Beck's London Underground Map

Designing something that adds a little more clarity or a few more features to a design that has gone before - incremental design, is one way of approaching a design task.  This approach is often more readily accepted and is generally much 'safer' in that less risk of failure is involved.  Producing a design that involves a totally different and fresh approach clearly has the likelihood of much greater opposition ~ this certainly proved the case when Harry Beck chose to submit a new idea for a 'simpler' map of the London Underground system in 1931.  In projects of your own you quite deliberately research some of the designs that have gone before and by doing that it is often easier to judge what has been successful and what clearly needs changing. 

The 'Need'

The London Underground Map is exactly what you would most want it to be.  It is a map simply showing how the different Underground rail-lines link up with other underground-lines.  If you have ever been to London you will appreciate how comforting it can be to be to plan a journey using a simple map and then to actually find the map helps you to achieve that.  Providing you are on the right 'coloured' line and are heading in the right (there are after all only two) direction on any given line, seeing the expected names of the stations appear as the train enters the station calms you into feeling a part of the city - without needing to know of the complexities of the street and buildings above.  The use we have for the map now is much the same as when it was created except that Beck's design included only 8 lines whereas now there are 14 ~ clearly we have a more complicated network to navigate than in the 1930's.  It is of course much the same in many other large and sprawling cities with their own 'underground systems' but this map was the first to take a sideways step at the task of laying out a simple map  unrelated to the topography that lay above it - a step that has been copied by rail-lines, airlines  and shipping lines across the world.  A visit to any of the websites belonging to the major airlines may reveal maps with a very similar structure to that of the underground network.  ( BAA and KLM   )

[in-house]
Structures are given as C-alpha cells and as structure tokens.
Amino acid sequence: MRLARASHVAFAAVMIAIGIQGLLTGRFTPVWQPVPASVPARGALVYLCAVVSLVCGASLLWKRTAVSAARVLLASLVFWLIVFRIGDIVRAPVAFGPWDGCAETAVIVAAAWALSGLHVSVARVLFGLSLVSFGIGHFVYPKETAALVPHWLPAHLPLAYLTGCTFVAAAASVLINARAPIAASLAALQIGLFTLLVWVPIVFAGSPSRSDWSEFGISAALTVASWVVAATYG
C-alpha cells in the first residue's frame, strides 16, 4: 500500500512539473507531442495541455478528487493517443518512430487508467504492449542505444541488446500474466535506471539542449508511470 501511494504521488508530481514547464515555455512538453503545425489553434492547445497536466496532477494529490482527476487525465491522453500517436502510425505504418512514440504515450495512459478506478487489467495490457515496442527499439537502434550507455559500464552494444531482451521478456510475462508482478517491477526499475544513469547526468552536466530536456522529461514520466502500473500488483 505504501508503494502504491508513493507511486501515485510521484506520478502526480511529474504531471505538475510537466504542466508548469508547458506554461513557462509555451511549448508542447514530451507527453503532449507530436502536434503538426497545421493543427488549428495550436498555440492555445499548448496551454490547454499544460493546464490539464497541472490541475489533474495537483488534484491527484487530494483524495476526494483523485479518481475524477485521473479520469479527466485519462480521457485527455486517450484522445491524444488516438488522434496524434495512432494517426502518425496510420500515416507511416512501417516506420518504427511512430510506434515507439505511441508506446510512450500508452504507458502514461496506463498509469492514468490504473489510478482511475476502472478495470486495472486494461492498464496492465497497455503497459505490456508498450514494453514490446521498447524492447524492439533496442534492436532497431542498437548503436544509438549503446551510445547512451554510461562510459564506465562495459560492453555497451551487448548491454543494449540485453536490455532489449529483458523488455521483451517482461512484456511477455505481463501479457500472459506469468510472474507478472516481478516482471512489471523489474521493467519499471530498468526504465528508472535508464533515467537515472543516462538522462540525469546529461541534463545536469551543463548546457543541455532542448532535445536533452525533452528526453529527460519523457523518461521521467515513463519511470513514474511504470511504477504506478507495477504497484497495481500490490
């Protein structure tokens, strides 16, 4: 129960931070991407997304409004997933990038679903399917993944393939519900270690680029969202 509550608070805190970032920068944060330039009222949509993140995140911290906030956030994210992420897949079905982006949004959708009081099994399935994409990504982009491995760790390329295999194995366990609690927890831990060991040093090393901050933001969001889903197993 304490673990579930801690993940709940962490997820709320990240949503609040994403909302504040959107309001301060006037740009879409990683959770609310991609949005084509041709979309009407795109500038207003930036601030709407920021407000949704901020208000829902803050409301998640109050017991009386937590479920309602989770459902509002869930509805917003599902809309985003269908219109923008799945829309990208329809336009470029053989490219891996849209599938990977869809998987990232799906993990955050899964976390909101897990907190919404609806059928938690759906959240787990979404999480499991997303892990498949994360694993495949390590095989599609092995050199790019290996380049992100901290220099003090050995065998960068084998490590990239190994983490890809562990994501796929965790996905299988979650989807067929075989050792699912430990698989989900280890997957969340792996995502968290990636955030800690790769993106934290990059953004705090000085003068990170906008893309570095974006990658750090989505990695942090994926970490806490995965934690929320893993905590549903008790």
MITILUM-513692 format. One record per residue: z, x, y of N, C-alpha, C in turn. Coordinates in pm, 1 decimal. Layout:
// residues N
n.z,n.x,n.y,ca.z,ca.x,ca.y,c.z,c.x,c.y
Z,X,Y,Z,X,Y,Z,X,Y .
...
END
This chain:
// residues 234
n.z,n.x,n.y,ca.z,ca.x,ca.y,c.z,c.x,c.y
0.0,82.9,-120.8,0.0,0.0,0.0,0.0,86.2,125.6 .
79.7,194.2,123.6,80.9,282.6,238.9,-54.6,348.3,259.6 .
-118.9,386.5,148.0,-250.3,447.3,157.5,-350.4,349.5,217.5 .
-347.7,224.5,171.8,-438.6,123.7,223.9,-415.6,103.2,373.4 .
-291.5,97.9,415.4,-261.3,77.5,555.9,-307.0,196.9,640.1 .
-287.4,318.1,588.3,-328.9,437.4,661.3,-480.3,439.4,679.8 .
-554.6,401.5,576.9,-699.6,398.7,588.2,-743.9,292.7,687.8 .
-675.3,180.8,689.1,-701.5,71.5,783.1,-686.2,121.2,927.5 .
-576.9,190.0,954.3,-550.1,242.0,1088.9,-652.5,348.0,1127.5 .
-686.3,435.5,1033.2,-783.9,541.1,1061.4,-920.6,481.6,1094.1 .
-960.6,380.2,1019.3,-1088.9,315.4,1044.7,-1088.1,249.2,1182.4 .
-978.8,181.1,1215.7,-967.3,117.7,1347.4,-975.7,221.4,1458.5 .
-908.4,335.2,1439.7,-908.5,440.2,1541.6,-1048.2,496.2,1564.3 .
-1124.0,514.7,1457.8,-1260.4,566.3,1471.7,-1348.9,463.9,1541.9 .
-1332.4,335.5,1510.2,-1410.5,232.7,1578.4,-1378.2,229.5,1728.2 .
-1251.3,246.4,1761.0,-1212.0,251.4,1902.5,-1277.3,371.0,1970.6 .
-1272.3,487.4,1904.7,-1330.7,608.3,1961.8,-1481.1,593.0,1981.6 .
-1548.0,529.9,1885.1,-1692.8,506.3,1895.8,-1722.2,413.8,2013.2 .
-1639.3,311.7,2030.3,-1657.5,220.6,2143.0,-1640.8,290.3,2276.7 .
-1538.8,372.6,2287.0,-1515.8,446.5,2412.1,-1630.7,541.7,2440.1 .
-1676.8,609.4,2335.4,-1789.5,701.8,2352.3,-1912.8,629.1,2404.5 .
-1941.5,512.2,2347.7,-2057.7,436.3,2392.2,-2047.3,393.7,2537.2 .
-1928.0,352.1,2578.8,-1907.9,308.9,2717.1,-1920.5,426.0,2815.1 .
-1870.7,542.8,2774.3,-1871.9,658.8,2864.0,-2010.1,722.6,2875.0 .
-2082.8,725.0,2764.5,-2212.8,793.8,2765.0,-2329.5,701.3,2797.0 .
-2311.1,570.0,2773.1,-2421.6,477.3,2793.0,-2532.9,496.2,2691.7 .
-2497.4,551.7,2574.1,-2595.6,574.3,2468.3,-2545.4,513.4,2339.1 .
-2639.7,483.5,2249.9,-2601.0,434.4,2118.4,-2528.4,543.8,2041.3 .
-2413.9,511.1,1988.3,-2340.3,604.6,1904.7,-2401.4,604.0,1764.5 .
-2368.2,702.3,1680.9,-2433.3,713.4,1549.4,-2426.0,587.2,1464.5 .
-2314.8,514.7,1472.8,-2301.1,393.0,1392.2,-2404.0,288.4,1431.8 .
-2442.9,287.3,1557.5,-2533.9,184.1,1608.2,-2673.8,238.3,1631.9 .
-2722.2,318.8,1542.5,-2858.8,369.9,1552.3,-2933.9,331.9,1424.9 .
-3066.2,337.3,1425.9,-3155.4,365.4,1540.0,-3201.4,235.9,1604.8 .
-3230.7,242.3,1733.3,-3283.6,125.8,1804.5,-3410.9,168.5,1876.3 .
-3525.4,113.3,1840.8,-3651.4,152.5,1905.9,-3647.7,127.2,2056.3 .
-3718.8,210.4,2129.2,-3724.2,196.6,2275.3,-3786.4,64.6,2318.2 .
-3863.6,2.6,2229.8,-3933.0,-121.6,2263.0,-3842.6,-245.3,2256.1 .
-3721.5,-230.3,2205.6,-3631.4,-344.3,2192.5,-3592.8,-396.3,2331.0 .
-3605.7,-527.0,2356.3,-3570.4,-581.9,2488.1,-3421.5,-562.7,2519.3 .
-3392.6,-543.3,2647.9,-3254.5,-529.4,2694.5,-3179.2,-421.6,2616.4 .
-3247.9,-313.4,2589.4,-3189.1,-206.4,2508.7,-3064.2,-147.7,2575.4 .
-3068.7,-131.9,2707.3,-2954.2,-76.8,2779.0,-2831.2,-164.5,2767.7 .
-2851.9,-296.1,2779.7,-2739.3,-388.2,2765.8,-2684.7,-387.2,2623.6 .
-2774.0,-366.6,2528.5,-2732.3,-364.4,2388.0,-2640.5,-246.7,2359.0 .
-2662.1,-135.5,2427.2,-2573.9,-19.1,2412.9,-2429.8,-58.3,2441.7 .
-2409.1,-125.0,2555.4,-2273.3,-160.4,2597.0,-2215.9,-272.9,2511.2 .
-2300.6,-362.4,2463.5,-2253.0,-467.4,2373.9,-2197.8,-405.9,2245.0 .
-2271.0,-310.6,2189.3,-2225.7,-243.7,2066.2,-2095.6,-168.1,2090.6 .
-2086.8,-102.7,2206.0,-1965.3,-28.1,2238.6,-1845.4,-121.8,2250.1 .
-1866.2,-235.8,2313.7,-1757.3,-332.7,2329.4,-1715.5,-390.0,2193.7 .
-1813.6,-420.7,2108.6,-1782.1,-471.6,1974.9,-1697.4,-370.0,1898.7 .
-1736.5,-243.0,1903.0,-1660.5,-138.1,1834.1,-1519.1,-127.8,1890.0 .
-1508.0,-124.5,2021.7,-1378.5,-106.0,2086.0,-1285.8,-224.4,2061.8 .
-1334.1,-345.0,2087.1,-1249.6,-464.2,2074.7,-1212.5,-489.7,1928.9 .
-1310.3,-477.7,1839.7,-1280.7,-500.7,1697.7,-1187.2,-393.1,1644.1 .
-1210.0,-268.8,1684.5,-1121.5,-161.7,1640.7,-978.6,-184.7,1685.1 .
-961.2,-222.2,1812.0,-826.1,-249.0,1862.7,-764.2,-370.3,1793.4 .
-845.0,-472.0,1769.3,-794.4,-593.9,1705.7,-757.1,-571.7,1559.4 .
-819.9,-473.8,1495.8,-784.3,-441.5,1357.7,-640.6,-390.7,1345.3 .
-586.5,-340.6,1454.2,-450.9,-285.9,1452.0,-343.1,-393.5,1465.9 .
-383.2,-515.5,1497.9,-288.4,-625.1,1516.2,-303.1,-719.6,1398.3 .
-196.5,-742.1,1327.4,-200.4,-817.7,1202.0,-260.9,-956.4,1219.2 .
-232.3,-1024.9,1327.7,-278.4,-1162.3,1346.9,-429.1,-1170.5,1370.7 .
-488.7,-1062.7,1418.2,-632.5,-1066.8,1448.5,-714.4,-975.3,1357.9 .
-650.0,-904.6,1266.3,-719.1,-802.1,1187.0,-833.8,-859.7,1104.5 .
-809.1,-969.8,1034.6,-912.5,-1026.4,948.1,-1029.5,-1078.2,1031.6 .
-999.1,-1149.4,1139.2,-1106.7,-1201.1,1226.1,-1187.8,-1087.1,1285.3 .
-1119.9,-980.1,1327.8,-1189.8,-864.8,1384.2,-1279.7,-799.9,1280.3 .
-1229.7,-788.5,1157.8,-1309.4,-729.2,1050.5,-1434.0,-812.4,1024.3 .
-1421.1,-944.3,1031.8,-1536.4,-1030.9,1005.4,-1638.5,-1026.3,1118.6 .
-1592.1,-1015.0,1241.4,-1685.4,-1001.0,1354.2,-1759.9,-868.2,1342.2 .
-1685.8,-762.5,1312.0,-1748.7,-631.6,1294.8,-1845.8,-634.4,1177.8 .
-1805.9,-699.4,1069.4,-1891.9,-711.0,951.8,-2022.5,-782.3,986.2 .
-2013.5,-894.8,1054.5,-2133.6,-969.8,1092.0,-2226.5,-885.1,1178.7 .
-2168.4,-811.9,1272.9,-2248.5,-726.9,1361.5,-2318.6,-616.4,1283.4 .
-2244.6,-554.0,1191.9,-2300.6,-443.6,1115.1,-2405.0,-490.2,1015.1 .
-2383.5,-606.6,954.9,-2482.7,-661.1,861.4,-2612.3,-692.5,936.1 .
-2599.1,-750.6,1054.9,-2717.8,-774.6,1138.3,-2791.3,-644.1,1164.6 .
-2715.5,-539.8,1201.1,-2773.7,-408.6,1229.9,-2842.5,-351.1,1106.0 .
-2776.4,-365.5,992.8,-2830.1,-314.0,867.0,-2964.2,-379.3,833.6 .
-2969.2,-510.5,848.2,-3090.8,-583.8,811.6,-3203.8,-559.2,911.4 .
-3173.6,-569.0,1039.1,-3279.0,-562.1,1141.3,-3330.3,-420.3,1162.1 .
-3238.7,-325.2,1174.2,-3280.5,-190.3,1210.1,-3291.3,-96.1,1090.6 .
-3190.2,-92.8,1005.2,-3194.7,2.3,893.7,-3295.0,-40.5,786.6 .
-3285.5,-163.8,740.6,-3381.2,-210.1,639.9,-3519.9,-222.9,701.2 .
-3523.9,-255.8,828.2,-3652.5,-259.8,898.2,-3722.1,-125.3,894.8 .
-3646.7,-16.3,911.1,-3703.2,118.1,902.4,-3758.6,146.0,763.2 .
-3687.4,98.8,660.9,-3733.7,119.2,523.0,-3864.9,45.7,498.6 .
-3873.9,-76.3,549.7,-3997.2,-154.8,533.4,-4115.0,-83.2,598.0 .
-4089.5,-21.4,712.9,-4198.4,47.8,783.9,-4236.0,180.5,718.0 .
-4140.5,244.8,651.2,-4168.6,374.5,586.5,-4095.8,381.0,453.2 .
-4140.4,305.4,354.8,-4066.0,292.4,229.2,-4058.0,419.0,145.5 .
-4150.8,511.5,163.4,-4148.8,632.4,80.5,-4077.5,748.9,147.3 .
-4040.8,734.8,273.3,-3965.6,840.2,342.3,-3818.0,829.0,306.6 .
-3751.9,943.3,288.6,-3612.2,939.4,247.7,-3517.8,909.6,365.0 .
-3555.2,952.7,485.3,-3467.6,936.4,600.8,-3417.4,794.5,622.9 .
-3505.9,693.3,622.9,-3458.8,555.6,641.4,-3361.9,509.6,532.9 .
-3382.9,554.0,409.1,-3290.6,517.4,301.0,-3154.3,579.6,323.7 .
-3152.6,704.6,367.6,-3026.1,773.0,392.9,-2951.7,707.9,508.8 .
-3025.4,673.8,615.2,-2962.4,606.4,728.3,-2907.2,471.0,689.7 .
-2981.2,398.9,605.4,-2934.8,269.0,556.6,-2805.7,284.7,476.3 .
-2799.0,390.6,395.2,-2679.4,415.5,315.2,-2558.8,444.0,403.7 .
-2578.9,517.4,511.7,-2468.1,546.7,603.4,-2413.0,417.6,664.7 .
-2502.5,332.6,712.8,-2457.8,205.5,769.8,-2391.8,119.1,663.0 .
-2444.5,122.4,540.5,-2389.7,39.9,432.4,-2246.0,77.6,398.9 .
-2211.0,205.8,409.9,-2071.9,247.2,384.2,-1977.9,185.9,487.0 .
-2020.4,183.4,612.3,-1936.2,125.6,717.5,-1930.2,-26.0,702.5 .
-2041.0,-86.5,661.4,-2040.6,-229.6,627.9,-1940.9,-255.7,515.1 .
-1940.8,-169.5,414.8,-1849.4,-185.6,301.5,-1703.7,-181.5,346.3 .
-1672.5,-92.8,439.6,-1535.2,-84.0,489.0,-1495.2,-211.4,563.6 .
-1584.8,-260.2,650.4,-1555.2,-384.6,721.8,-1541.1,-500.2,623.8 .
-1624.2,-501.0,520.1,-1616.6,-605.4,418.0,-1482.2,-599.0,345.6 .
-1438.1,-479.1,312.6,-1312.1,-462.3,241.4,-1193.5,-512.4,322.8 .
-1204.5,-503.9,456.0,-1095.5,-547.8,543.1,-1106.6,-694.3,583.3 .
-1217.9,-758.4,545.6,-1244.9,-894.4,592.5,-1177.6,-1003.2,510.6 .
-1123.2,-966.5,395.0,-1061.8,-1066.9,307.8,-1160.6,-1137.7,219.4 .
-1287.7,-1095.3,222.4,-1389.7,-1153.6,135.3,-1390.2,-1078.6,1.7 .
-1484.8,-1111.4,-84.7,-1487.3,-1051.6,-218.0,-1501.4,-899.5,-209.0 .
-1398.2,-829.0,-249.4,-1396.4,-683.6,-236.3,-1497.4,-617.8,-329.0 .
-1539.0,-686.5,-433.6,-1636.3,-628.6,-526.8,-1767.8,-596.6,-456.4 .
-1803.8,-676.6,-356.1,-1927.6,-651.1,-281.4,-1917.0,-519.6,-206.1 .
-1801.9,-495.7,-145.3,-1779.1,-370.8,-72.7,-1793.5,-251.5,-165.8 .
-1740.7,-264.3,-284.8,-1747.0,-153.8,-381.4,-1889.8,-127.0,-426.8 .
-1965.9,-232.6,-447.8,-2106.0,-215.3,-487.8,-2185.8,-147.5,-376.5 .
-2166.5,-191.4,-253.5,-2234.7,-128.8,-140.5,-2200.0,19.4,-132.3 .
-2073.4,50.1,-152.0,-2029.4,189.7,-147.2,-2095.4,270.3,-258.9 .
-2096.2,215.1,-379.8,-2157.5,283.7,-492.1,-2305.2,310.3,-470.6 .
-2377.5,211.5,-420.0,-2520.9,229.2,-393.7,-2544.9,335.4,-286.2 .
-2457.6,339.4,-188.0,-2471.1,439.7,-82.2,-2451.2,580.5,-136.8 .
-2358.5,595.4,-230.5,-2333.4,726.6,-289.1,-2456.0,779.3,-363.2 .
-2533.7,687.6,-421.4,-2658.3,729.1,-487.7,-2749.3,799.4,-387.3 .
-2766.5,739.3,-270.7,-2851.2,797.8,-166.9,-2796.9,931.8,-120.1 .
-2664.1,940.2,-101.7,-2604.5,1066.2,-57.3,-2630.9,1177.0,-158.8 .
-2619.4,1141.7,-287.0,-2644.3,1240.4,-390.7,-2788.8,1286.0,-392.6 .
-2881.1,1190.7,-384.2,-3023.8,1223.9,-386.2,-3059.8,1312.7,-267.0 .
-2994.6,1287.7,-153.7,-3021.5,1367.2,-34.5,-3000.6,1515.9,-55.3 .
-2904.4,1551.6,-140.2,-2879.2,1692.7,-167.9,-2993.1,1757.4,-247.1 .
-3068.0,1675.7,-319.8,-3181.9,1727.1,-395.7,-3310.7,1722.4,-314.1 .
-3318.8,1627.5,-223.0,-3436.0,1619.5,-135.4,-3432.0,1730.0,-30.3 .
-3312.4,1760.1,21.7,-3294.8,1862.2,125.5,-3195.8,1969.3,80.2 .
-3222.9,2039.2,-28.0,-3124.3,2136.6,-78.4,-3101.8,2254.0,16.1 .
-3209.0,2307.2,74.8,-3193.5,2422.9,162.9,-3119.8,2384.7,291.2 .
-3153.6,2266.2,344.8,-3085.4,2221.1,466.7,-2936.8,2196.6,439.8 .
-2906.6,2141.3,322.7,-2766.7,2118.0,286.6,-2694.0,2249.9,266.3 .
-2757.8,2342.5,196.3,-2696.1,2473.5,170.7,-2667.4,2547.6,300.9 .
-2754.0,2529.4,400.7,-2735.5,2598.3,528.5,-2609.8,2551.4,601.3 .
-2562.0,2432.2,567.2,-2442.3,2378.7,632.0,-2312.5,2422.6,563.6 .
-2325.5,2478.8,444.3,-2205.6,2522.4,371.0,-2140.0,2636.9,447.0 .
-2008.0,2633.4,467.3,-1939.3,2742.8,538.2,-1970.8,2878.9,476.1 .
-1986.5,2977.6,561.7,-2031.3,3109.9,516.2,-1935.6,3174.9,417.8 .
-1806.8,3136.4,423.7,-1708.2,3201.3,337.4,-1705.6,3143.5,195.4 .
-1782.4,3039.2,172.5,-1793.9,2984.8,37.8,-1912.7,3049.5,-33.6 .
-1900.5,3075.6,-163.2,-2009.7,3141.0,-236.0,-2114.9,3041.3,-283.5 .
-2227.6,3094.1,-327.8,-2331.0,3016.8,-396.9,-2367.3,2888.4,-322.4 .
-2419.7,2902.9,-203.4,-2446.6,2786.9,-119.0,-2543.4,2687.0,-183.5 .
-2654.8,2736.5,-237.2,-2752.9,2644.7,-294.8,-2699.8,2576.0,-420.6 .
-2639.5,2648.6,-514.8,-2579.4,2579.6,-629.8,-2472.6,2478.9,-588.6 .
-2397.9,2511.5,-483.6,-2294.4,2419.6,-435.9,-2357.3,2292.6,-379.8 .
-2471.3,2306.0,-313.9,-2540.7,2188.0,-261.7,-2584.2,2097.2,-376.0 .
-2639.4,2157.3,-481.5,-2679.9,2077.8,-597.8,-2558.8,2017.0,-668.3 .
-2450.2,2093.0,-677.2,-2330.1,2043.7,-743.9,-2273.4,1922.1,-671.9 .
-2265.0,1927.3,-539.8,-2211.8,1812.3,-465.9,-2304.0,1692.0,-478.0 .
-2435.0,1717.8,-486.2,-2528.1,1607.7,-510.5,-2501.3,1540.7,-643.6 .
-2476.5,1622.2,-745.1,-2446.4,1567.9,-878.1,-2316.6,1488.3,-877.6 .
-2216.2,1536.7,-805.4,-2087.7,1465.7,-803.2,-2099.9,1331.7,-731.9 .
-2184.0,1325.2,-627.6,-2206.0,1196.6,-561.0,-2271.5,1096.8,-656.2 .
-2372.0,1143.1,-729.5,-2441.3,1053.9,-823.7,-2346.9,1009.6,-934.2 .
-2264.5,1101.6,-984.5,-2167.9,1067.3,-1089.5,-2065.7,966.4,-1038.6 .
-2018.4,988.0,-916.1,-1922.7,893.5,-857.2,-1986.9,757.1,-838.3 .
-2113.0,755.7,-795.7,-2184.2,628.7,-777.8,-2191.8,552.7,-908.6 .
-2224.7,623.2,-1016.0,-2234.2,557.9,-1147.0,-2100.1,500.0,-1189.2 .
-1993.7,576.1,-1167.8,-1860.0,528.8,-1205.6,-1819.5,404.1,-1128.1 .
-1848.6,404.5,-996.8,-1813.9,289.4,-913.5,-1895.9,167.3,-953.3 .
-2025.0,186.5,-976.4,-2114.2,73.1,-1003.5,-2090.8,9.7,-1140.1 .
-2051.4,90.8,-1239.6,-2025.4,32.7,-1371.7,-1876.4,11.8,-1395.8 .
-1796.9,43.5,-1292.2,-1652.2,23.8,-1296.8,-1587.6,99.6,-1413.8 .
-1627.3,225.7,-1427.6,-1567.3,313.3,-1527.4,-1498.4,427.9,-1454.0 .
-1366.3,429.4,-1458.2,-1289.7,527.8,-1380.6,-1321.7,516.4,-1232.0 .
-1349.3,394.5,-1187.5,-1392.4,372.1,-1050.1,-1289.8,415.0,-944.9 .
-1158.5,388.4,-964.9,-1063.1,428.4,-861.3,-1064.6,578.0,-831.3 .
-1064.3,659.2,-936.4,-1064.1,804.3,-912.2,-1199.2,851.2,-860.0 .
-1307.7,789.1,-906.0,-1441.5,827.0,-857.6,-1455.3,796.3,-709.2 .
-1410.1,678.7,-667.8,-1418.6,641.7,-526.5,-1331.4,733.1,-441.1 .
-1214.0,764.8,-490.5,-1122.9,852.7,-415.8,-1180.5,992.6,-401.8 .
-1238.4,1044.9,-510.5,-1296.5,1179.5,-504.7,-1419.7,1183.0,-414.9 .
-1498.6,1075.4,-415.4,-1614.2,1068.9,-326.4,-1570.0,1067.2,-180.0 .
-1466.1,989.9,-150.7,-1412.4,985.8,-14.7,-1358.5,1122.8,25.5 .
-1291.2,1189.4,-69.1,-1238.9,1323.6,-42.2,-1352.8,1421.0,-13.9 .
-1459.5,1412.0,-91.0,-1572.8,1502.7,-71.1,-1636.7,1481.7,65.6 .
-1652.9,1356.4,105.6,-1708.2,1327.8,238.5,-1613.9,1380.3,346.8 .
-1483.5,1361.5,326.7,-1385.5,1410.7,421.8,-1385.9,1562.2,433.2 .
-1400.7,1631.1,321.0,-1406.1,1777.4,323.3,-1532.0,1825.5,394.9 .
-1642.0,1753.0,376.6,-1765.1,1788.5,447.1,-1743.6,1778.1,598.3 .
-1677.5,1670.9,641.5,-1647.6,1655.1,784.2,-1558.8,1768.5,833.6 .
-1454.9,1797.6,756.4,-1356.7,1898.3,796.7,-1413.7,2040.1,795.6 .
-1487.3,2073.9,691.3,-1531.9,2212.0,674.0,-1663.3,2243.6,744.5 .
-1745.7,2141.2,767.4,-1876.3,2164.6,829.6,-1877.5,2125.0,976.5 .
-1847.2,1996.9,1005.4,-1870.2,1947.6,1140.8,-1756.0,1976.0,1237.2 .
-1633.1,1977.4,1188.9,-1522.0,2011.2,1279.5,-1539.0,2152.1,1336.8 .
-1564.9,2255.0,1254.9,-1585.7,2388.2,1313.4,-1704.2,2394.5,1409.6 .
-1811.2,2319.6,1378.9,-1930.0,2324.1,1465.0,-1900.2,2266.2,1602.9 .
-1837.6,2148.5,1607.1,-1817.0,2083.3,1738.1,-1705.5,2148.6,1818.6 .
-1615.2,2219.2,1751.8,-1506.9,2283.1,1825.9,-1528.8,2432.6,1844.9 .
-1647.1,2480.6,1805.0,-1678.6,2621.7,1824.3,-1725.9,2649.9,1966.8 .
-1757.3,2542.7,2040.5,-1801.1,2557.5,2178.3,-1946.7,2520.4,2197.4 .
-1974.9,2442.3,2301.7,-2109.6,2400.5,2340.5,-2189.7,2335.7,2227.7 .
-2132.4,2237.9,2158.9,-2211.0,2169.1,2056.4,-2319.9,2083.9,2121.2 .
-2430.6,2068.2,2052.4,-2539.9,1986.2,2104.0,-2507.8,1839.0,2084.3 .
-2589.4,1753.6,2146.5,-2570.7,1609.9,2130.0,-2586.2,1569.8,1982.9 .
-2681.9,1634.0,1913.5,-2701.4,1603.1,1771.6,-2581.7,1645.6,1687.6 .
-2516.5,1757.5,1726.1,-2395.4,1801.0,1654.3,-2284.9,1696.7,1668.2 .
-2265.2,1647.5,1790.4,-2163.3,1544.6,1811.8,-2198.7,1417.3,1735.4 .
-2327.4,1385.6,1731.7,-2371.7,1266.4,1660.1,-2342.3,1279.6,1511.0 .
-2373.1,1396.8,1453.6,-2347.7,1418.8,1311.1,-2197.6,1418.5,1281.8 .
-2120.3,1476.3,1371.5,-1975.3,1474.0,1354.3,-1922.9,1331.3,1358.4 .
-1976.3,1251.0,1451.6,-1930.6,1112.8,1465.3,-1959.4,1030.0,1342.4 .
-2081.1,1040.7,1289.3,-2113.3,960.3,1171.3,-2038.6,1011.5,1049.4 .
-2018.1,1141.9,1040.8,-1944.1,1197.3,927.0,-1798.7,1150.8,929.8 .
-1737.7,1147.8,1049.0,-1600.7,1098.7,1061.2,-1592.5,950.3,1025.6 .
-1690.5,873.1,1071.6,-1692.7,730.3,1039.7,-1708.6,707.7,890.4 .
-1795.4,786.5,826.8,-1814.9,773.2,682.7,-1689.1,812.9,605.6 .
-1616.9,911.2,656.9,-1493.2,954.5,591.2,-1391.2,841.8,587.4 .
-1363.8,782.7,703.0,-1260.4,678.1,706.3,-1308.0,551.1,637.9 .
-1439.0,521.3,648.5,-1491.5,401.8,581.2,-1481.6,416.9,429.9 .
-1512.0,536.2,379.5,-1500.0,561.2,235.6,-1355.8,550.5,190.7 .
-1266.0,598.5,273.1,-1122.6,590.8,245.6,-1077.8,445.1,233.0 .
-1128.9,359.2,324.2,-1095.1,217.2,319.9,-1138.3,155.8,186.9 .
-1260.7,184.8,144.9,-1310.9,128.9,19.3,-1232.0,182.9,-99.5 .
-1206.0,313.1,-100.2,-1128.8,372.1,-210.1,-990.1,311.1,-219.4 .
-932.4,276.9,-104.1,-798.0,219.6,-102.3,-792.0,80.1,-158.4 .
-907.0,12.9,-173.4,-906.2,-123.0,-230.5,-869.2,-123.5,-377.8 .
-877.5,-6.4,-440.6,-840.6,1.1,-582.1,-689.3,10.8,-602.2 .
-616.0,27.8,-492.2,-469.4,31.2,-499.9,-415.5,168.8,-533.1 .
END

As the tube system grew during the early  1900's maps showed the layout as it related to communities and streets that lay above it.  This would be a perfectly predictable and acceptable 'design answer' in the early days of the system since the early users would need to relate the comparatively new system to the streets and areas they already knew.  These early maps were not Beck's  and as the tube layout became more complex he realised that a major simplification was necessary. The use of lines drawn only in multiples of 45 degree angles allowed him to begin his simplification.

His task covered more than 30 years of development and in a time when cartographic changes were not achieved by 'dragging and dropping' or simply 'clicking a button' on

the computer, this represented an astonishing degree of dedication. His early maps and lettering were all drawn by